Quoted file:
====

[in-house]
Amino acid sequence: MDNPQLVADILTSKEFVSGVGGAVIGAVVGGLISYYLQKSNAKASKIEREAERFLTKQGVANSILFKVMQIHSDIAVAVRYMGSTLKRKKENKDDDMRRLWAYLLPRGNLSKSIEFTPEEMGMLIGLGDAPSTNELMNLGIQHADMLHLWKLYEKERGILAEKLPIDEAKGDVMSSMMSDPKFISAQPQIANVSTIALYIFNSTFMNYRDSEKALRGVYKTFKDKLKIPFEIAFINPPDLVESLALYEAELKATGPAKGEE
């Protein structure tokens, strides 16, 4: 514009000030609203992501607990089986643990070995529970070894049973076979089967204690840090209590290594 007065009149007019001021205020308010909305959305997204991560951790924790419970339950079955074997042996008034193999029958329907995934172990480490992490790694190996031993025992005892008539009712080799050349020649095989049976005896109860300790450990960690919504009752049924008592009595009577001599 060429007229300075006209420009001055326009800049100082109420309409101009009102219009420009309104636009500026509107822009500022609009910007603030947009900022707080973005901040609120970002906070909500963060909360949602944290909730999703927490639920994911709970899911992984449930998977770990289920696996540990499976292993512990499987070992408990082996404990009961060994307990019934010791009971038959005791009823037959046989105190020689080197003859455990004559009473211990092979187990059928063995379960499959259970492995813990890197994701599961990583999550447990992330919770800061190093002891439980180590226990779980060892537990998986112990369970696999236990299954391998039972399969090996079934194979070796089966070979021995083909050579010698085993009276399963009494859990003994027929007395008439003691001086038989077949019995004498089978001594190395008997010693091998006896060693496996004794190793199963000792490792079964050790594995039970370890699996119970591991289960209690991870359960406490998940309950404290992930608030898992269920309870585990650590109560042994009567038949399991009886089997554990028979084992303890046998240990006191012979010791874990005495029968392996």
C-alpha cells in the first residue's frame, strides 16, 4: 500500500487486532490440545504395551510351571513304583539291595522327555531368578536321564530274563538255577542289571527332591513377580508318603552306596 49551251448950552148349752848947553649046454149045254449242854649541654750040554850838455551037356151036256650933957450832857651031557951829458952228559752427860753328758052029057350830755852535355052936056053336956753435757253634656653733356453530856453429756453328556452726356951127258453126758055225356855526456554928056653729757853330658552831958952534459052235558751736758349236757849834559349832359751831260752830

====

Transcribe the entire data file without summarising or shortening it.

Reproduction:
[in-house]
Amino acid sequence: MDNPQLVADILTSKEFVSGVGGAVIGAVVGGLISYYLQKSNAKASKIEREAERFLTKQGVANSILFKVMQIHSDIAVAVRYMGSTLKRKKENKDDDMRRLWAYLLPRGNLSKSIEFTPEEMGMLIGLGDAPSTNELMNLGIQHADMLHLWKLYEKERGILAEKLPIDEAKGDVMSSMMSDPKFISAQPQIANVSTIALYIFNSTFMNYRDSEKALRGVYKTFKDKLKIPFEIAFINPPDLVESLALYEAELKATGPAKGEE
């Protein structure tokens, strides 16, 4: 514009000030609203992501607990089986643990070995529970070894049973076979089967204690840090209590290594 007065009149007019001021205020308010909305959305997204991560951790924790419970339950079955074997042996008034193999029958329907995934172990480490992490790694190996031993025992005892008539009712080799050349020649095989049976005896109860300790450990960690919504009752049924008592009595009577001599 060429007229300075006209420009001055326009800049100082109420309409101009009102219009420009309104636009500026509107822009500022609009910007603030947009900022707080973005901040609120970002906070909500963060909360949602944290909730999703927490639920994911709970899911992984449930998977770990289920696996540990499976292993512990499987070992408990082996404990009961060994307990019934010791009971038959005791009823037959046989105190020689080197003859455990004559009473211990092979187990059928063995379960499959259970492995813990890197994701599961990583999550447990992330919770800061190093002891439980180590226990779980060892537990998986112990369970696999236990299954391998039972399969090996079934194979070796089966070979021995083909050579010698085993009276399963009494859990003994027929007395008439003691001086038989077949019995004498089978001594190395008997010693091998006896060693496996004794190793199963000792490792079964050790594995039970370890699996119970591991289960209690991870359960406490998940309950404290992930608030898992269920309870585990650590109560042994009567038949399991009886089997554990028979084992303890046998240990006191012979010791874990005495029968392996």
C-alpha cells in the first residue's frame, strides 16, 4: 500500500487486532490440545504395551510351571513304583539291595522327555531368578536321564530274563538255577542289571527332591513377580508318603552306596 49551251448950552148349752848947553649046454149045254449242854649541654750040554850838455551037356151036256650933957450832857651031557951829458952228559752427860753328758052029057350830755852535355052936056053336956753435757253634656653733356453530856453429756453328556452726356951127258453126758055225356855526456554928056653729757853330658552831958952534459052235558751736758349236757849834559349832359751831260752830